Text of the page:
Telkom waves goodbye to wireline monopoly

2 Feb 2005

South Africa’s dominant telecoms operator Telkom has finally lost its monopoly in the fixed line market. Although the first signs of competition appeared in 2002 with the award of a number of international and business services concessions, alternative operators have so far made little progress. One of the main factors in Telkom’s continued dominance has been the government’s failure to push through its promised launch of a second network operator (SNO). The government announced last week that problems surrounding the ownership of the SNO – with a 26% stake still to be allocated – will be resolved later this year.

The legislation which came into force yesterday enables private telcos to offer a full range of wireline services. Companies such as the state-owned broadcast network operator Sentech and Transtel, a subsidiary of the national rail operator Transnet, have already launched telecoms networks, with Transtel claiming to own the largest telecoms network in the southern hemisphere after Telkom.

South Africa’s telecoms regulator Icasa expects the liberalisation of fixed networks to also have knock-on effects for cellular customers, with a possible reduction in prices. Mobile operators are now free to either construct their own fixed transmission networks to connect their base stations or lease capacity on networks other than those of Telkom, with any cost savings likely to be passed on to the consumer. However, any changes will take time so mobile users should not expect to see smaller bills in the short term.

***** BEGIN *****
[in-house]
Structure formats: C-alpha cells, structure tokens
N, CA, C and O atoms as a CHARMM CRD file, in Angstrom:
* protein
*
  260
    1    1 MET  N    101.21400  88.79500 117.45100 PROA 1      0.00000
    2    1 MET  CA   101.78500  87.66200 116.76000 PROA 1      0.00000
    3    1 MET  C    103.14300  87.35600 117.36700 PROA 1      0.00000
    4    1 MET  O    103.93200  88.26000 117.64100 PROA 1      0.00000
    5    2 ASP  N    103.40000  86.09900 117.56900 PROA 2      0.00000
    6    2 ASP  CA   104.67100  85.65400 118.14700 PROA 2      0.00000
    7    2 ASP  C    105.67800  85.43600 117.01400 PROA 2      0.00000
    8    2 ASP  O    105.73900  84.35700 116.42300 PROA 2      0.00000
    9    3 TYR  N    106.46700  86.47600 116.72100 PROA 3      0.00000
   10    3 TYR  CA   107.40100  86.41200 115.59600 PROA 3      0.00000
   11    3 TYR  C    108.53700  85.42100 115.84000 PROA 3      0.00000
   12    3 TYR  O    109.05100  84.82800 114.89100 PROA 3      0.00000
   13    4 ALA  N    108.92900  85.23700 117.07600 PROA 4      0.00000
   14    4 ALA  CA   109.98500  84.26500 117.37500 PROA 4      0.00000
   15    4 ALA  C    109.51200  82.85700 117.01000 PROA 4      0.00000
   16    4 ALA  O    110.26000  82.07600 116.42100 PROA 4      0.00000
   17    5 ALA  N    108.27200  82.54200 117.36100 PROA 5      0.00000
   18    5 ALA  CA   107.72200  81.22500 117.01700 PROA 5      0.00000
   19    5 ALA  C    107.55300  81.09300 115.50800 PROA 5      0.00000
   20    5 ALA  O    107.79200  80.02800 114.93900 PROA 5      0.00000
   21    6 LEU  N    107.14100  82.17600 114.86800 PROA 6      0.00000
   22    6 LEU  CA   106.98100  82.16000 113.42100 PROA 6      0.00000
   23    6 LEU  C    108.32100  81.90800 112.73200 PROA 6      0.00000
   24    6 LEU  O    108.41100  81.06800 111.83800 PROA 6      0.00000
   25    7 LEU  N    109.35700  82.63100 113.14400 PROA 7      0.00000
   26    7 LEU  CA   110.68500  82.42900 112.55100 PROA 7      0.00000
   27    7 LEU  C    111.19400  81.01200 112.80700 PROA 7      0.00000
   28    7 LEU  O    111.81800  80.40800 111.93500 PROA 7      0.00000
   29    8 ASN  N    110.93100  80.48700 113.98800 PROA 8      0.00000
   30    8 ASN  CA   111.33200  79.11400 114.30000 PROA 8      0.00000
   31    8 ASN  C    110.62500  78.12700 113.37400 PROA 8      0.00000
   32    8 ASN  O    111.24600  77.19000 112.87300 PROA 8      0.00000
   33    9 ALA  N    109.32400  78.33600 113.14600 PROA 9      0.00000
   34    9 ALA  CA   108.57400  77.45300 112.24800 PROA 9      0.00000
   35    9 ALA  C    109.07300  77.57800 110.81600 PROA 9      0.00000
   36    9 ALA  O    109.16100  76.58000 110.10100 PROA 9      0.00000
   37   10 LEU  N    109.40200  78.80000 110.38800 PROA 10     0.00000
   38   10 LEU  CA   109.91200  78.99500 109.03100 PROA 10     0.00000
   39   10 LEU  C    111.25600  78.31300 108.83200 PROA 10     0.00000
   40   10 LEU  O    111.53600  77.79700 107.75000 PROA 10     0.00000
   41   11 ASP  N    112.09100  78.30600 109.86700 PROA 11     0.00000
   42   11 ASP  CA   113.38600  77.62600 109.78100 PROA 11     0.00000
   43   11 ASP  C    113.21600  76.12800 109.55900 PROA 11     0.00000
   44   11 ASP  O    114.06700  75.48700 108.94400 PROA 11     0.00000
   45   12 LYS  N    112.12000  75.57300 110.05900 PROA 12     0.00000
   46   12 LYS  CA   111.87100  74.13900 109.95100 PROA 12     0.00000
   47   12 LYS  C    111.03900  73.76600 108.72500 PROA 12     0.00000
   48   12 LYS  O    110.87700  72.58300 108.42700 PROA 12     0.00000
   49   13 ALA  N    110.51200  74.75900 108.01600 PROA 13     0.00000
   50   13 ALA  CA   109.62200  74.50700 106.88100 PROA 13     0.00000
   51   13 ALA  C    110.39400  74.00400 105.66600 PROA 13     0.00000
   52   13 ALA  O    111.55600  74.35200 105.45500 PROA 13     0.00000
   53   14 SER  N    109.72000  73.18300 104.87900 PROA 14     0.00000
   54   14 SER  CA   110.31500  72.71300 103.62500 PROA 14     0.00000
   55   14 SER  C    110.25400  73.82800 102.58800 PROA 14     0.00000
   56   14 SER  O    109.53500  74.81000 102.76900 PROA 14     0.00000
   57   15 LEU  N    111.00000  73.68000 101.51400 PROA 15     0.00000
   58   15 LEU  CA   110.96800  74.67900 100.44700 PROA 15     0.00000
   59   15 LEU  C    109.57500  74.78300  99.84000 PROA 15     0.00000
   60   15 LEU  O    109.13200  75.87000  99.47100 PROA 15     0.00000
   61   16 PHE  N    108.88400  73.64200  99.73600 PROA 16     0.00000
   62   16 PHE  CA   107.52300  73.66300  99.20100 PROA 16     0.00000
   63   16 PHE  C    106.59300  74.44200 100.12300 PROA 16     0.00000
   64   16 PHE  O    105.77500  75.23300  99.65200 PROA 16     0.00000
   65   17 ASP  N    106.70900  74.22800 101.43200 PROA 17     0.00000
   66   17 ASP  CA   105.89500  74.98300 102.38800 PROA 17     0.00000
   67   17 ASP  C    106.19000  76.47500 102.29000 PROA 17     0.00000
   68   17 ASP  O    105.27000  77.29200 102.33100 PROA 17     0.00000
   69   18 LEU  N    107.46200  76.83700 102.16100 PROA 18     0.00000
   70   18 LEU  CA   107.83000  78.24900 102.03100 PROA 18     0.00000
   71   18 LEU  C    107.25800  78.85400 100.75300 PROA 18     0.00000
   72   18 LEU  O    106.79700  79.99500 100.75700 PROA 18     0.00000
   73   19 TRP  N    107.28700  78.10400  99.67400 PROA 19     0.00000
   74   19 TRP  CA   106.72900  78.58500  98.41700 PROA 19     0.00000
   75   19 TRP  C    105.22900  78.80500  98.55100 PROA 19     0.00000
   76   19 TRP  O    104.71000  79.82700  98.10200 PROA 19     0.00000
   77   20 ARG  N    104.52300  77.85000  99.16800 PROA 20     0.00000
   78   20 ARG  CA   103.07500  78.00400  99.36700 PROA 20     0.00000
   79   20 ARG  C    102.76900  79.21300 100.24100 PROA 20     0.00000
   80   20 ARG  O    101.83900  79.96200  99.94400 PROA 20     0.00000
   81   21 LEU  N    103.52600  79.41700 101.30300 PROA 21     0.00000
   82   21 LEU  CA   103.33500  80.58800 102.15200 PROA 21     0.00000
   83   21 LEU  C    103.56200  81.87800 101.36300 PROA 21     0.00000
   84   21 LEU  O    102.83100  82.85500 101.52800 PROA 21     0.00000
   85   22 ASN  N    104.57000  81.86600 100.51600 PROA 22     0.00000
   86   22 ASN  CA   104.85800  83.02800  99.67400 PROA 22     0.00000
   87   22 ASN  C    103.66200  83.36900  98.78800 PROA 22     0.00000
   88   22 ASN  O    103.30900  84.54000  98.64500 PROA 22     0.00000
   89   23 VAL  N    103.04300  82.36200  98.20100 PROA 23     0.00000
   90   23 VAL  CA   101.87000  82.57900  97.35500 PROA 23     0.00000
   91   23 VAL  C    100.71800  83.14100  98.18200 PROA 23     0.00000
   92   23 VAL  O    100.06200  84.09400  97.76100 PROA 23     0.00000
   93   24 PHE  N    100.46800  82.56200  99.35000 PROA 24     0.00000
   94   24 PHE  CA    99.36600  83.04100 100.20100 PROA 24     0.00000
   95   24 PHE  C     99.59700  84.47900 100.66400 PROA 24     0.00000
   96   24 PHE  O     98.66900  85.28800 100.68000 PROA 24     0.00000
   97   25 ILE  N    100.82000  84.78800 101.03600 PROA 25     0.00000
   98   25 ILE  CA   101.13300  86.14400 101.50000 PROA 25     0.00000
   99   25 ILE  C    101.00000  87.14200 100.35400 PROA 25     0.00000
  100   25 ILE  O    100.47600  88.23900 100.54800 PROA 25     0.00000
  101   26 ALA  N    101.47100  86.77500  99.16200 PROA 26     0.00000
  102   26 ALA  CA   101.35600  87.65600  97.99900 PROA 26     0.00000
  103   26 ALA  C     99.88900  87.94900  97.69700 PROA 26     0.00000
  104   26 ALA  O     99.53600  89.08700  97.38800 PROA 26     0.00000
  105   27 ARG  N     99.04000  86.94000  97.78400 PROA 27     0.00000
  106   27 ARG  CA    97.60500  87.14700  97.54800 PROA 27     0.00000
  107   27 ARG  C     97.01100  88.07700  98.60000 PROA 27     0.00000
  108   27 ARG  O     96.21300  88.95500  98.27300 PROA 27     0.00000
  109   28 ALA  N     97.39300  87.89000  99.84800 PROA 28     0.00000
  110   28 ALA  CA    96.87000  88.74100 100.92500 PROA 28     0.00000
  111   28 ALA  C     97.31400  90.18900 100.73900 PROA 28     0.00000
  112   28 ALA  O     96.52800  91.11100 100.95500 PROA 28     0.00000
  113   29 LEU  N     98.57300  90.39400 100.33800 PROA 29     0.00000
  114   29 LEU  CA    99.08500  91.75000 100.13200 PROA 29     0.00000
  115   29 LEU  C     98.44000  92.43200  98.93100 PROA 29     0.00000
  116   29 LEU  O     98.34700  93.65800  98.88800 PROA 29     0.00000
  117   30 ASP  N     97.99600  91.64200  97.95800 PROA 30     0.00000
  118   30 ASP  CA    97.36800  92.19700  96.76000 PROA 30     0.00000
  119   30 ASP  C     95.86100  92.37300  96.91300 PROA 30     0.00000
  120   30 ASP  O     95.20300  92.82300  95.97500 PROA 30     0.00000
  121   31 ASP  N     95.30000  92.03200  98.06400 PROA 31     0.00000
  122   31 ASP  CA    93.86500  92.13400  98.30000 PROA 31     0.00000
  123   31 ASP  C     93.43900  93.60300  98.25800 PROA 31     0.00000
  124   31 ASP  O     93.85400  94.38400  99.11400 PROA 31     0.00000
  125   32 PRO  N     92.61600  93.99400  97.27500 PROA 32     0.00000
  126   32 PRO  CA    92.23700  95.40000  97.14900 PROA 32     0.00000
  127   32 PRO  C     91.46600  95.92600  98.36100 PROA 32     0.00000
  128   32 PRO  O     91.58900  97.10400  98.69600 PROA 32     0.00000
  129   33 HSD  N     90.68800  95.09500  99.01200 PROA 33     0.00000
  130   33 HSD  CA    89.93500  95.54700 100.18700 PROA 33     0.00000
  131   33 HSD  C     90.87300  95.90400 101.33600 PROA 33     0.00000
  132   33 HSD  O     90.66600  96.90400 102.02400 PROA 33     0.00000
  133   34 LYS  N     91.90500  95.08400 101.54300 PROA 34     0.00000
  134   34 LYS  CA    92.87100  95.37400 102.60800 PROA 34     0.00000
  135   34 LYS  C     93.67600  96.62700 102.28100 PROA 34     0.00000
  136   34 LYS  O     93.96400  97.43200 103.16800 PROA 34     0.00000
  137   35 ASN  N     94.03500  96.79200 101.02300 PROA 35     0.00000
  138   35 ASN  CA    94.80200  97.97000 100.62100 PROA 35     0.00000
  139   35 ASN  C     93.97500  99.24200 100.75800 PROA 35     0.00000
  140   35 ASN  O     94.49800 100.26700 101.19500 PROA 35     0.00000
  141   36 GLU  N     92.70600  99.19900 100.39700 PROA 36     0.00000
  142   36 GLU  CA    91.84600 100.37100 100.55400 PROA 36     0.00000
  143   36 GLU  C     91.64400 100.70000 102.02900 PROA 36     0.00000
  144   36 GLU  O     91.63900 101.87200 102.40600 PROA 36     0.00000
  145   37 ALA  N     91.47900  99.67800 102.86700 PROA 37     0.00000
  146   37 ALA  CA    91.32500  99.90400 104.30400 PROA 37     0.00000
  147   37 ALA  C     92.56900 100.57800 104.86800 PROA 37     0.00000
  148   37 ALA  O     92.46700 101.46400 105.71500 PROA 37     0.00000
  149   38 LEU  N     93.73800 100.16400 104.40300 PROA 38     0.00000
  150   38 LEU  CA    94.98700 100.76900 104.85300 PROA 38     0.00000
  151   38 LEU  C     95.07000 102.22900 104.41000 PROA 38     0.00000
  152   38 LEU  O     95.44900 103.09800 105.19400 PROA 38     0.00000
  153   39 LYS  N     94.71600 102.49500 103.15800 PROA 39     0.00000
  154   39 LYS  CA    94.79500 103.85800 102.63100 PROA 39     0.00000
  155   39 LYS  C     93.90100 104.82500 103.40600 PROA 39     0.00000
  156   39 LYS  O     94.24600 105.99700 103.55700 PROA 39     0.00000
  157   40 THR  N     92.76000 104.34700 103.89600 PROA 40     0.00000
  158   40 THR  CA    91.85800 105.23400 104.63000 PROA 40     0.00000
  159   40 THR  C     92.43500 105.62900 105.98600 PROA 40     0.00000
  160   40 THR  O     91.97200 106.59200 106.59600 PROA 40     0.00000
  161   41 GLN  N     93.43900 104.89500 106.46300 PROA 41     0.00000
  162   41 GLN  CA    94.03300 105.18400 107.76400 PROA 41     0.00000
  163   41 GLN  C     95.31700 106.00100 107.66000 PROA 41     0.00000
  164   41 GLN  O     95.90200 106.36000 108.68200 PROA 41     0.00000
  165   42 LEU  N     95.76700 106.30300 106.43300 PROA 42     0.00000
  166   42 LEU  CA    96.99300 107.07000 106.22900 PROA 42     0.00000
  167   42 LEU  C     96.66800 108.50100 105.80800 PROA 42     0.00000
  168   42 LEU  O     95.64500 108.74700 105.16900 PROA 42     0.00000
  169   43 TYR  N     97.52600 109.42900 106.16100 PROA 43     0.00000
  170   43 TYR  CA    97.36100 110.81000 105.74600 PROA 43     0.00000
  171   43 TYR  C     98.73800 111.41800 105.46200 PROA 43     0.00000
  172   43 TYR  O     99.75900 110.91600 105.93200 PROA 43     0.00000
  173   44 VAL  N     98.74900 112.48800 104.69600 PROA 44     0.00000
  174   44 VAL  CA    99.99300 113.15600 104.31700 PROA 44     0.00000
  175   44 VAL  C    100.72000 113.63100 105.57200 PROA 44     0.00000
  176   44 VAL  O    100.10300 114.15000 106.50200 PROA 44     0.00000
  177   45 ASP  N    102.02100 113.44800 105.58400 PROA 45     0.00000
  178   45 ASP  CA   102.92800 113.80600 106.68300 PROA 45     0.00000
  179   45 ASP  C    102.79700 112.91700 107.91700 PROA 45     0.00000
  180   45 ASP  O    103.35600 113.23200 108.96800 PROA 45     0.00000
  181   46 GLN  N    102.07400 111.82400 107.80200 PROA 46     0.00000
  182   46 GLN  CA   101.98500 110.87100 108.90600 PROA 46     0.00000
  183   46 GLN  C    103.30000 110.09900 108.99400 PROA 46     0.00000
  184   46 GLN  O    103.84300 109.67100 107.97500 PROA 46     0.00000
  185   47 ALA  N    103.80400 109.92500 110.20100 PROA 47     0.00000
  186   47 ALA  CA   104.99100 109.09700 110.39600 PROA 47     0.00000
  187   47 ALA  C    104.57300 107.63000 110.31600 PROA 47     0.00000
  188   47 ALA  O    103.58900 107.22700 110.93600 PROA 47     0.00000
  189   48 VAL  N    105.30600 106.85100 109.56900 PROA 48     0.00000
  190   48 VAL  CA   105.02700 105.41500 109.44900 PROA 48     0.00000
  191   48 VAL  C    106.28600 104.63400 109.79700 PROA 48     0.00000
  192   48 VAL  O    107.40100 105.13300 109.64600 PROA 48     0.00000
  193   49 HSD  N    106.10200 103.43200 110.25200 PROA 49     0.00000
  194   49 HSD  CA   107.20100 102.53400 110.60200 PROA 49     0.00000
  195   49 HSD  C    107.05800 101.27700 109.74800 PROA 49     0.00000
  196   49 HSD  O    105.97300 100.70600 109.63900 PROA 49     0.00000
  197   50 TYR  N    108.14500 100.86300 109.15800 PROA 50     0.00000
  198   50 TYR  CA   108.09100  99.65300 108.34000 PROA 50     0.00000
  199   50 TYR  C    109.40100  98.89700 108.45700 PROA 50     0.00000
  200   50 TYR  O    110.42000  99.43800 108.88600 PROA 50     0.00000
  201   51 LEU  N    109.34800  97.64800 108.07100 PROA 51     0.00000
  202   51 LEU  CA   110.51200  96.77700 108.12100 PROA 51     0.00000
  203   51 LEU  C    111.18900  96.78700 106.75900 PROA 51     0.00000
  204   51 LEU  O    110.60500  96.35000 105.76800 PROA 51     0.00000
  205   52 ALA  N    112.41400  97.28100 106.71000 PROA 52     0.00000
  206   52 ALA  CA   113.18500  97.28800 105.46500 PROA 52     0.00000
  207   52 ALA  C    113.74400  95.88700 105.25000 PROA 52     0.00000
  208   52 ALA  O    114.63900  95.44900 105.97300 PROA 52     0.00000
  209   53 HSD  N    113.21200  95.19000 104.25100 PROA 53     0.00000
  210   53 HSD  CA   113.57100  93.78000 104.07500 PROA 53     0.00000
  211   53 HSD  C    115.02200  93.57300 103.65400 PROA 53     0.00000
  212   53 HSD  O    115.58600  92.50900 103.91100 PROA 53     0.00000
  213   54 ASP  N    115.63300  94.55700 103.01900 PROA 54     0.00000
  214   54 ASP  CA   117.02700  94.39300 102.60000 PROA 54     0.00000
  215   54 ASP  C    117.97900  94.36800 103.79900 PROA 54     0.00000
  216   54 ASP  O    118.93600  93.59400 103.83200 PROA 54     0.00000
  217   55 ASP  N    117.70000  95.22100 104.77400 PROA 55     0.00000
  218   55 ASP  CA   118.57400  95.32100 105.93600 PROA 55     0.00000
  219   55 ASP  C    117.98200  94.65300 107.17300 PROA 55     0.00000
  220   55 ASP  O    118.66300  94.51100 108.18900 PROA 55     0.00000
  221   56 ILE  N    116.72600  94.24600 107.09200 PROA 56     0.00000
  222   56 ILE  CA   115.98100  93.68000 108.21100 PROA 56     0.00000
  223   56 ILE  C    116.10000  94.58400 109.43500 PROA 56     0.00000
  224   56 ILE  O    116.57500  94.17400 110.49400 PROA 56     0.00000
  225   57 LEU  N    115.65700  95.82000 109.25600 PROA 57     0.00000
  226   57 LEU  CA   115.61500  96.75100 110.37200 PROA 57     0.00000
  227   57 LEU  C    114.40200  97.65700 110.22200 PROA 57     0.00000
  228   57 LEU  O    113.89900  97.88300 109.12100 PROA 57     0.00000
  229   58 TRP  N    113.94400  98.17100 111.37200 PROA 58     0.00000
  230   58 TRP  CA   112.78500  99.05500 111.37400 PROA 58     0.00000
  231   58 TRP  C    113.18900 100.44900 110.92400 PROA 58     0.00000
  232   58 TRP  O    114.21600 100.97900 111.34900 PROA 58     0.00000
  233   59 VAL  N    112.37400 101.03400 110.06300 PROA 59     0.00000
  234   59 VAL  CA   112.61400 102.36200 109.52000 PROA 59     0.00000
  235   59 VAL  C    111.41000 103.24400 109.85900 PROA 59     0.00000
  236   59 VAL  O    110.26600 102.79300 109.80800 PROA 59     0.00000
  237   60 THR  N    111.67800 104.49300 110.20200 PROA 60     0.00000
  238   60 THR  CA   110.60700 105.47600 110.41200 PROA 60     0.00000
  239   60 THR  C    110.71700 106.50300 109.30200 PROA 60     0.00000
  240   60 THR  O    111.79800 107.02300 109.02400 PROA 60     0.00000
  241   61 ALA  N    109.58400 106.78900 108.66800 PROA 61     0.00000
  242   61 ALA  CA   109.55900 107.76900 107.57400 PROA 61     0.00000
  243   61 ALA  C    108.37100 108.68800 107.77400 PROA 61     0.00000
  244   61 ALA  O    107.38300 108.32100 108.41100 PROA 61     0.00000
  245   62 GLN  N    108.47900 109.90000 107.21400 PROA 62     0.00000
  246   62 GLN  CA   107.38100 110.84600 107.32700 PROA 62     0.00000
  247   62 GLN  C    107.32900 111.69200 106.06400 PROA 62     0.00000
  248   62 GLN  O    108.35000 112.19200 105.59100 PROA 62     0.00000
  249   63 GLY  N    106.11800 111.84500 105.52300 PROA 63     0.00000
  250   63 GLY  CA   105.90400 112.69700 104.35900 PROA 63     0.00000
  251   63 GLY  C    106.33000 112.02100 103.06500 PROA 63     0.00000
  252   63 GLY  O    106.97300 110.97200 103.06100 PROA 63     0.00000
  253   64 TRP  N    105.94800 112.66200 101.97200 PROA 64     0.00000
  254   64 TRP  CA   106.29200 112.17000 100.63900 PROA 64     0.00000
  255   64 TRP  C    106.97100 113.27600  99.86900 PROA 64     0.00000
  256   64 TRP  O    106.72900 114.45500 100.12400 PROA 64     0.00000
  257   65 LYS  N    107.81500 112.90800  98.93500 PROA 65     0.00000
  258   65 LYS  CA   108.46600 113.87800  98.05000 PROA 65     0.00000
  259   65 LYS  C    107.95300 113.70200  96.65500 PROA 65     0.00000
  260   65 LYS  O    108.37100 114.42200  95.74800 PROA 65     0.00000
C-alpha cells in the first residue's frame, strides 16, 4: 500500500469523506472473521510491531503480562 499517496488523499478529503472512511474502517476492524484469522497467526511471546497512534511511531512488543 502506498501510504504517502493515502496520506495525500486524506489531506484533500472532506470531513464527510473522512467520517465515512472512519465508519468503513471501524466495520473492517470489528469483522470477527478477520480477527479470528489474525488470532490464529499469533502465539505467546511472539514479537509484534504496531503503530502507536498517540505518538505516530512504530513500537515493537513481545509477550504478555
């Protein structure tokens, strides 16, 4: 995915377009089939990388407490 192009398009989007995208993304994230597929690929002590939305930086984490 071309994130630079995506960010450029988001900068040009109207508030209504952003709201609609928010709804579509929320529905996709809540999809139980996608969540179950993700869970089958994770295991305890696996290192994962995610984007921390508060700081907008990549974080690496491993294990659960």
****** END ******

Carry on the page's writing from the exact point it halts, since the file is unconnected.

Icasa has clarified that virtual network operators will not be able to install their own fixed links to customer premises, although most value added service providers would no doubt have opted to lease lines from Telkom anyway rather than going to the expense of rolling out their own local loop infrastructure. Telkom has been ramping up its own broadband portfolio in preparation for the introduction of competition, and plans to spend ZAR4.2 billion in the current financial year on its broadband networks, which include high speed wireless links to bring internet connectivity to remote areas. The firm’s CEO, Sizwe Nxasana, told Johannesburg newspaper Business Day: ‘This is a challenging situation, but we are confident Telkom is indeed ready to compete.’